Why does a treaty matter and how can it help Indigenous Australians?

Genevieve Jacobs 1 June 2021
Wally Bell conducting welcome to country

Ngunnawal elder Wally Bell began the New Zealand High Commission Reconciliation event with a welcome to country on 26 May, 2021. Photo: Michelle Kroll.

Senior Yawuru leader Professor Peter Yu, from ANU, is blunt about the need for treaties with Aboriginal Australians across all jurisdictions.

He says without it we run the risk of creating a perpetual bubble of good intent, a plethora of words that mean nothing without a technical end point and the foundations for economic empowerment.

“‘Closing the gap’ has been an absolute failure,” he told Region Media. “We haven’t closed the gap – we haven’t even approached those social indicators.

“At the end of the day, we have to own the risk ourselves. Governments cannot close the gap.”

Senator Pat Dodson at New Zealand High Commission Reconciliation Week event

Senator Pat Dodson at the New Zealand High Commission Reconciliation Week event on 26 May. Photo: Michelle Kroll.

Professor Yu and senior Maori Ngai Tahu leader Sir Mark Solomon were in conversation at a Reconciliation Week event at the New Zealand High Commission on 26 May, 2021. Organised with the ACT Reconciliation Council, the event included a smoking ceremony, welcome to country and powhiri ceremony.

The ACT is at the earliest stages of treaty discussions after a $317,000 allocation in February’s mini budget to develop the governance structure and administration of a 10-year, $20 million Healing and Reconciliation Fund.


READ ALSO: $20 million Indigenous reconciliation puts the spotlight on self-determination and a Treaty


In New Zealand, the flawed but nevertheless foundational Treaty of Waitangi provided the means to set up the Waitangi Tribunal in 1975.

Sir Mark Solomon signed off on a $170 million settlement for his iwi (tribe) after a legal challenge to the New Zealand Government around First Nations rights to natural assets including fisheries.

He made it clear the settlement sum does not in any way represent the true value of what his people lost to European annexation.

“If you take the Ngai Tahu quantum of loss identified by the New Zealand Treasury, the lowest figure was $12 billion. Multiply that by 80 odd tribes and you get a sense of the scale of land loss alone,” said Sir Mark Solomon, before adding that he relayed as much to then Prime Minister John Key.

Matt Trinca with M?ori community members

National Museum of Australia director Matt Trinca with Maori community members. Photo: Michelle Kroll.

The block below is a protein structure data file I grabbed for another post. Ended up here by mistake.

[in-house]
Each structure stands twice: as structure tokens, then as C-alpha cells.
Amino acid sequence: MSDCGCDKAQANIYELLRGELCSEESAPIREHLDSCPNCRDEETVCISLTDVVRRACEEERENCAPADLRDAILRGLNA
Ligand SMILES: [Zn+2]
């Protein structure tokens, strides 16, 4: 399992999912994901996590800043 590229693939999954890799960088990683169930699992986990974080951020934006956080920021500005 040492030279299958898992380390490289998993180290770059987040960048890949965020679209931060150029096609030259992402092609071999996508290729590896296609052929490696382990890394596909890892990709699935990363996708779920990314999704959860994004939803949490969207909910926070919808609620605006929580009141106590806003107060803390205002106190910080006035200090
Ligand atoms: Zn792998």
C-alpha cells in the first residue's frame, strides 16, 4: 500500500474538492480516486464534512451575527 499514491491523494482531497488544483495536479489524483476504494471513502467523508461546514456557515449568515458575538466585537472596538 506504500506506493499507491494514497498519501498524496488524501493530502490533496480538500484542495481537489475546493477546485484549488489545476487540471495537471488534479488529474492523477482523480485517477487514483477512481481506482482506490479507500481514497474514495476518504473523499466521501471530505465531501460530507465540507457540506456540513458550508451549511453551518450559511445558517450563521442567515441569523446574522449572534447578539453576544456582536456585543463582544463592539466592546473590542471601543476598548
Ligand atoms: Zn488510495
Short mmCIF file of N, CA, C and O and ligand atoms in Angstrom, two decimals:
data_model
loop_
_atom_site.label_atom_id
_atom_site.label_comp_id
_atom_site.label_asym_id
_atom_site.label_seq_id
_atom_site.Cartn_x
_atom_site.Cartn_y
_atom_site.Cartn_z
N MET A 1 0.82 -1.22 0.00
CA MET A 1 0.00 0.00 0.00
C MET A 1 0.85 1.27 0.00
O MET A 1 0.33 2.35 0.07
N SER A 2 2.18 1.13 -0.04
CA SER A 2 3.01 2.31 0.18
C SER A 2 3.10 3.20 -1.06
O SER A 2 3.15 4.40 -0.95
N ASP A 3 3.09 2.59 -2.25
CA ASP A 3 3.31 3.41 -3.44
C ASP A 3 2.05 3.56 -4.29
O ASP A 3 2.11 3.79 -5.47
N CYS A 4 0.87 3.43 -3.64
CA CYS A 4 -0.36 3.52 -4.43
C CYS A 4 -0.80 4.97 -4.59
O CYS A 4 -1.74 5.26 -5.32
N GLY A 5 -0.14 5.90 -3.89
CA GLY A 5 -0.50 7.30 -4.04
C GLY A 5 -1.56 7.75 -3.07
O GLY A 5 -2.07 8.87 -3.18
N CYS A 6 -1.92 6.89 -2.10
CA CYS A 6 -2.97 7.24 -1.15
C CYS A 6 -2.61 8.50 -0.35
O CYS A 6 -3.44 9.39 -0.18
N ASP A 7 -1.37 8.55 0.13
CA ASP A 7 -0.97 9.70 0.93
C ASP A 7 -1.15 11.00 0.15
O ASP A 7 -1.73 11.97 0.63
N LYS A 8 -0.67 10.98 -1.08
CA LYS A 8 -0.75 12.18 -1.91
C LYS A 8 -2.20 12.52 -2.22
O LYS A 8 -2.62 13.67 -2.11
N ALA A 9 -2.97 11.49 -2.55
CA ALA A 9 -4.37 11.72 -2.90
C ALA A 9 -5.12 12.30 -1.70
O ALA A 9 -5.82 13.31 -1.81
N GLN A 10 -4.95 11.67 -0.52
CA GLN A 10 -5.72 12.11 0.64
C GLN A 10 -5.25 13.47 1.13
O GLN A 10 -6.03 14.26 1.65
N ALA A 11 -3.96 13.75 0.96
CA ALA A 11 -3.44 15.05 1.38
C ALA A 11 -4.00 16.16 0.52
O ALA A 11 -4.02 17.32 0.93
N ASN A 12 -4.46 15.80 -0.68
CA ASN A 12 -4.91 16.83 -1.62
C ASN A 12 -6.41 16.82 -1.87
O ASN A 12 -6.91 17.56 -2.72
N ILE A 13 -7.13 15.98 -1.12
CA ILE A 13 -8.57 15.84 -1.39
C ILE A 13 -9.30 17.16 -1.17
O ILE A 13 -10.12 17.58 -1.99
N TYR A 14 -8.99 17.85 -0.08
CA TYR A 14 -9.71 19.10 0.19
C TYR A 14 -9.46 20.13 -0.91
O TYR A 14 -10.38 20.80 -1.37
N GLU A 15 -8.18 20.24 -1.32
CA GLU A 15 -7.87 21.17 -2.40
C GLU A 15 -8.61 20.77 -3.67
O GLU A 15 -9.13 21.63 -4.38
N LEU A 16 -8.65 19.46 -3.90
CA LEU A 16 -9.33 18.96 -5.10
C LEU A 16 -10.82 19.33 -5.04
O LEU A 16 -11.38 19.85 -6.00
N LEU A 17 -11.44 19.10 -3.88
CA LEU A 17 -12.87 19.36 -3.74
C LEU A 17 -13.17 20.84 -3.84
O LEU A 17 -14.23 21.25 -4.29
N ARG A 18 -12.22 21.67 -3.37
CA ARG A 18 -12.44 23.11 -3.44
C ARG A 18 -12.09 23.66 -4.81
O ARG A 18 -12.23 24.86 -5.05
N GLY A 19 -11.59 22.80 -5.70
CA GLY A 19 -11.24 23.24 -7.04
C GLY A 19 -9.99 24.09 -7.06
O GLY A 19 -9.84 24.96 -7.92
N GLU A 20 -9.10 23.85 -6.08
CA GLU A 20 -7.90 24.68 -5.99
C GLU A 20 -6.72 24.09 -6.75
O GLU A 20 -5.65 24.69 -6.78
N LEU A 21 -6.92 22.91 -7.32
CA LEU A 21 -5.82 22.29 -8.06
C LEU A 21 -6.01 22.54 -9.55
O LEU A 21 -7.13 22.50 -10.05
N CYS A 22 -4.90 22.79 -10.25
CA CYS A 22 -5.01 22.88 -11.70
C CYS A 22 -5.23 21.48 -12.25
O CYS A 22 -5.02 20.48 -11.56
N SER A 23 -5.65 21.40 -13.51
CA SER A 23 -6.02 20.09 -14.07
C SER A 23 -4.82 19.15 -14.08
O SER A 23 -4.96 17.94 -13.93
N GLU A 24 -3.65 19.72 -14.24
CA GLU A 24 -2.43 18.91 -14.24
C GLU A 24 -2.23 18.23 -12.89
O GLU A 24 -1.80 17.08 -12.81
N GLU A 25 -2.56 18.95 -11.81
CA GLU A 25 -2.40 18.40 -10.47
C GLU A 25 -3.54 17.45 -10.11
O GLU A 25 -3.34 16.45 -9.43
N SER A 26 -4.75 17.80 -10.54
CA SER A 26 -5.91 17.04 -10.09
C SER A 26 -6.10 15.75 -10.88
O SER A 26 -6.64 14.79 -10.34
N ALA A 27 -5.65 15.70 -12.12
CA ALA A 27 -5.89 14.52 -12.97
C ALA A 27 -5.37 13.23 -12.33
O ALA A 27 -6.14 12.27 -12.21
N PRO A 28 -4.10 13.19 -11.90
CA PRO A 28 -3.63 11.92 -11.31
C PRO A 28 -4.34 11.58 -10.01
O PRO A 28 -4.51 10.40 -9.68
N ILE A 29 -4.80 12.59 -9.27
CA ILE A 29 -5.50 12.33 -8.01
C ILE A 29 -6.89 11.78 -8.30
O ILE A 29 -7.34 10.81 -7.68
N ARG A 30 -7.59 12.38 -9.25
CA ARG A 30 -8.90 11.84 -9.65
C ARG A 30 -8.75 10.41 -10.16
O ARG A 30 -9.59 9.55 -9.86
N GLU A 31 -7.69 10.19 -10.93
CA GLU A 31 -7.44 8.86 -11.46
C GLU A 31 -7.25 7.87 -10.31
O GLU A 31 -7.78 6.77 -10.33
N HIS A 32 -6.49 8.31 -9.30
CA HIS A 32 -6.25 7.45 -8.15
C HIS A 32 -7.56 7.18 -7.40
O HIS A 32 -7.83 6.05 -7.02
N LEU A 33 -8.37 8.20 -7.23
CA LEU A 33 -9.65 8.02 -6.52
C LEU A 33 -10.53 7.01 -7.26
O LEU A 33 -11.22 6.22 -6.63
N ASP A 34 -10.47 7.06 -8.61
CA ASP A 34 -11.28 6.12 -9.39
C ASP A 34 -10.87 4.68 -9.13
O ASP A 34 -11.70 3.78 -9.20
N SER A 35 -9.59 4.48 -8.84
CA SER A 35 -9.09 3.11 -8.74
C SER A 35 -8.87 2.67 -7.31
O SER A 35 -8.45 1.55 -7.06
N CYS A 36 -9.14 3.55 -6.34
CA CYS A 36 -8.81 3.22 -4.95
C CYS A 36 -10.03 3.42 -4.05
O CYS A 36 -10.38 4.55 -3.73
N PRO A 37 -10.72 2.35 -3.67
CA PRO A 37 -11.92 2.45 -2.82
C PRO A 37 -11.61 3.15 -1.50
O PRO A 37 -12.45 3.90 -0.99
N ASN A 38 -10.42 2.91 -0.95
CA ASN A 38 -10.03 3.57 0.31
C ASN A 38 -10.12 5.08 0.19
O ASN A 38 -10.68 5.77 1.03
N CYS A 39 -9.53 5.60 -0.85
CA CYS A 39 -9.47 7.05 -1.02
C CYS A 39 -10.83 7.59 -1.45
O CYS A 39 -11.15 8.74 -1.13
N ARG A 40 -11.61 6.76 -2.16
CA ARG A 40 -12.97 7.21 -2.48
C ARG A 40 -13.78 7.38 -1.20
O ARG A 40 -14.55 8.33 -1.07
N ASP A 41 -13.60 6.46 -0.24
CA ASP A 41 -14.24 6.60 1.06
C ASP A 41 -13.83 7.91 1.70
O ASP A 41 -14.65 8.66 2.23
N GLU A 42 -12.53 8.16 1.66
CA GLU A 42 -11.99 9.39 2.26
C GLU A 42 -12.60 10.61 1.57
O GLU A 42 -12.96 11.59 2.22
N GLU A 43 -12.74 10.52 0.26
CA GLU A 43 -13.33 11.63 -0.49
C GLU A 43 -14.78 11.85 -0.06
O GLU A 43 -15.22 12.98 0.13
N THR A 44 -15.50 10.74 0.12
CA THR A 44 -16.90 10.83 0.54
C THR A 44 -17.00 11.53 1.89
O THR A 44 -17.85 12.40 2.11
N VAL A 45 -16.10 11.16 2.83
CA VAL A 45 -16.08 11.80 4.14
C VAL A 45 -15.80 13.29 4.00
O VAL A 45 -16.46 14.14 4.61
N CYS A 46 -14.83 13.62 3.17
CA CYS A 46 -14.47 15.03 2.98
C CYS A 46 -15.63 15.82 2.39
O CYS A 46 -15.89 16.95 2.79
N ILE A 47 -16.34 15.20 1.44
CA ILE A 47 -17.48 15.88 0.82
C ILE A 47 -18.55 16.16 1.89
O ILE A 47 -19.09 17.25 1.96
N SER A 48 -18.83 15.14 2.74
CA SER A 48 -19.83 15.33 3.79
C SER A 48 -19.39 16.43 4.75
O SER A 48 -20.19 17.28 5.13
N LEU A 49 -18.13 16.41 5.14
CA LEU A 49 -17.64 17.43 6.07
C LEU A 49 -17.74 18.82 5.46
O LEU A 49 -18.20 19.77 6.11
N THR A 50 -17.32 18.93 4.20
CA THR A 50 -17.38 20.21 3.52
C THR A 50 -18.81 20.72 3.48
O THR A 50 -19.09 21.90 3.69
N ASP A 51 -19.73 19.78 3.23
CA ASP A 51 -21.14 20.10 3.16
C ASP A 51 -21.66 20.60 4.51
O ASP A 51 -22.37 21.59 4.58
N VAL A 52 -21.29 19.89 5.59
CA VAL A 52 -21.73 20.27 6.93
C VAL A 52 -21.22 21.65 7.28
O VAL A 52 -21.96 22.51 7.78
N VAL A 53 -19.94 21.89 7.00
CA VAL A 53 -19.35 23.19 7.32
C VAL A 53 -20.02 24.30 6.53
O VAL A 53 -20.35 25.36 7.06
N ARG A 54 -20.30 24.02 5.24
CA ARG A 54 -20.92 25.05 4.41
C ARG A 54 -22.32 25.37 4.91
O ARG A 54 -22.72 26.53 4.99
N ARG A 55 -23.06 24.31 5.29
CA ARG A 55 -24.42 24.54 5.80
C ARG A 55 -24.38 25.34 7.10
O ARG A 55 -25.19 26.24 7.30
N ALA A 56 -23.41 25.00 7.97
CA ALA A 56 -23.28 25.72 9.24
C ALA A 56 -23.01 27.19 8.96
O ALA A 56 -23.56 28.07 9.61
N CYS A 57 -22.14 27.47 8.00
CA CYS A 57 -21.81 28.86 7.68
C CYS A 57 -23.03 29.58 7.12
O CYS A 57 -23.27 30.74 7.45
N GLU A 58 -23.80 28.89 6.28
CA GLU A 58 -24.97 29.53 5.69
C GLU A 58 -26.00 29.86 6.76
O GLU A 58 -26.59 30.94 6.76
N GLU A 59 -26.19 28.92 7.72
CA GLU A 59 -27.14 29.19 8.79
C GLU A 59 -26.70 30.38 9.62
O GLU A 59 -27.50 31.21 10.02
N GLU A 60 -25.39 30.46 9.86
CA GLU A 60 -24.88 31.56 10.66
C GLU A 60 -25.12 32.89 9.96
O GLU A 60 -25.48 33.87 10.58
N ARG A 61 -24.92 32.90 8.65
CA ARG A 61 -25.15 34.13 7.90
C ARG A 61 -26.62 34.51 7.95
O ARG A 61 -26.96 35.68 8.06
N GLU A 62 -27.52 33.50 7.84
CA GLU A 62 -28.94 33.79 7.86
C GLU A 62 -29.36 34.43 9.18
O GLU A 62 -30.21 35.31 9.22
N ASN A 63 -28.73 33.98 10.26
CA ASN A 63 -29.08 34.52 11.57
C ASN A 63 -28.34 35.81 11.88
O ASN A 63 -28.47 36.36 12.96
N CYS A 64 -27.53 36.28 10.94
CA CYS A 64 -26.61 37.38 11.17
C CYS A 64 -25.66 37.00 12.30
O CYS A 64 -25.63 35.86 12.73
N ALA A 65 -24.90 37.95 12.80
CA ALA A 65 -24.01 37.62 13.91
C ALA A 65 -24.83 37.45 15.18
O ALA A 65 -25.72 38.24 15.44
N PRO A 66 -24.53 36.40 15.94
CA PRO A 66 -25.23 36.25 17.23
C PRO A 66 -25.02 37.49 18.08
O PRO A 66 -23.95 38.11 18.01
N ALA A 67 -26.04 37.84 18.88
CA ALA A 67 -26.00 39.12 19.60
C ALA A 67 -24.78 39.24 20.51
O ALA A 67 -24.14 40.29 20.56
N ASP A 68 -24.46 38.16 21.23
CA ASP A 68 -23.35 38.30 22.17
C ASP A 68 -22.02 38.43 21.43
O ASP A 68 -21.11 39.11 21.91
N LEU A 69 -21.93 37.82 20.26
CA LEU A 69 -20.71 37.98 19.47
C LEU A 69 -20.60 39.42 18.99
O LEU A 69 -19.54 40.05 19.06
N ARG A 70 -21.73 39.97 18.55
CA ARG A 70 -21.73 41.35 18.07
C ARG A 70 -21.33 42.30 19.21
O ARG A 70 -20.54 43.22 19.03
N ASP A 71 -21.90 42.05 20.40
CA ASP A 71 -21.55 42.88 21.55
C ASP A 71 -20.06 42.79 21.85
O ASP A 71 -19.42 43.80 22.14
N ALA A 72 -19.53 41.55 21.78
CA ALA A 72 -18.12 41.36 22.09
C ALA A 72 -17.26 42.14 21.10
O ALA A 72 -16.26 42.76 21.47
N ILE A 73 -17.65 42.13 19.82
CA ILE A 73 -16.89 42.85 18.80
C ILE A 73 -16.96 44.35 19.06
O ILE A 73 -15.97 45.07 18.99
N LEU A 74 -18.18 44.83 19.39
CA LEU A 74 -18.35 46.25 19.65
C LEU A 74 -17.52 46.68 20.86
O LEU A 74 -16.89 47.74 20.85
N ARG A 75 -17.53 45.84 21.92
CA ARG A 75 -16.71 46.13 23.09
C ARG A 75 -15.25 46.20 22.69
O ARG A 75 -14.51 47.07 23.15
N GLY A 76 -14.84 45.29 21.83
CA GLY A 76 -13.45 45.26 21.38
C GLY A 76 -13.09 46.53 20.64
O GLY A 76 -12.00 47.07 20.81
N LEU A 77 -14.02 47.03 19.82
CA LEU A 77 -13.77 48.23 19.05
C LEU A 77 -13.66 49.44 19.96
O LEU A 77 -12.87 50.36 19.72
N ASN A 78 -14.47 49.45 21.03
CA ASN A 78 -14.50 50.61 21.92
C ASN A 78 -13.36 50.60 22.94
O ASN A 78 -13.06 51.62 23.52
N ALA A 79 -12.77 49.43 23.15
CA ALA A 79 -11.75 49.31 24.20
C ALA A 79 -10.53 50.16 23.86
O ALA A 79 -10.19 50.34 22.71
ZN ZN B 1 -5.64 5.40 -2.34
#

“It was a pragmatic decision to accept the settlement offer. I took the view that if we couldn’t make our lives better with $170 million, we wouldn’t be able to make anything work.”

With careful investment strategies, the iwi has turned the sum into a capital asset worth $1.6 billion.

That enables a multimillion dollar disbursement each year, including annual marae funding of $650,000 along with one-off capital development sums, scholarships and a matched savings fund for young Ngai Tahu.

However, that doesn’t mean everything is rosy.

Maori are still many times more likely than people of Pakeha (European) or other ethnic heritage to be stopped by police, arrested or imprisoned. Laws enabling the government to involuntarily resume Maori land ownership remain on the books, and there’s a long history of Maori being refused bank loans and house insurance.

Maori community leaders provided a traditional powhiri ceremony at the New Zealand High Commission for Reconciliation Week. Photo: Michelle Kroll.

Professor Peter Yu said the Australian Government cannot ignore the need for treaty. There are currently several major legal challenges afoot which may expose the government to significant liabilities.

The Gumatj clan of the Yolngu people has claimed $700 million in damages from the Commonwealth for their alleged failure to acquire the Gove Peninsula in the Northern Territory on just terms in 1969. In Western Australia, Indigenous leaders have filed a $290 billion compensation claim against the Western Australian Government.

In 2019, the High Court of Australia awarded Timber Creek native title holders $2.5 million, partly for ‘spiritual harm’, establishing a precedent for putting a price on intangible harm caused by disconnection from country.

Professor Peter Yu

Professor Peter Yu from the Australian National University. Photo: Supplied.

“The Australian Government can delay and delay, and they can prevaricate and leave it to others, or they can seek a political solution,” says Professor Yu. “We have a generation of rising young Aboriginal lawyers and academics and they will continue to push these cases in the interests of justice.”

A treaty would be more than an agreement on paper. It creates the legal basis for establishing equity and economic participation among traditional owners, forcing institutional structures to come to the table on negotiations.

New Zealand High Commissioner Dame Annette King at Reconciliation Week event

New Zealand High Commissioner Dame Annette King at the Reconciliation Week event on 26 May. Photo: Michelle Kroll.

Professor Yu believes there is majority support for constitutional recognition in addition to jurisdictional treaties, and that it’s time for Australia to push past superficial political concerns.

“You need to get the whole of government onboard,” he said. “It’s like COVID-19 – we need to get the vaccine or the virus of racism remains prevalent.

“It’s misguided to think that the social indicators around closing the gap are the main priority for reconciliation. Those are normal entitlements of any Australian citizen, and all that mindset does is perpetuate co-dependency.

“A treaty, a referendum and constitutional recognition are not about a guilt trip, they are the foundation of a new relationship.”


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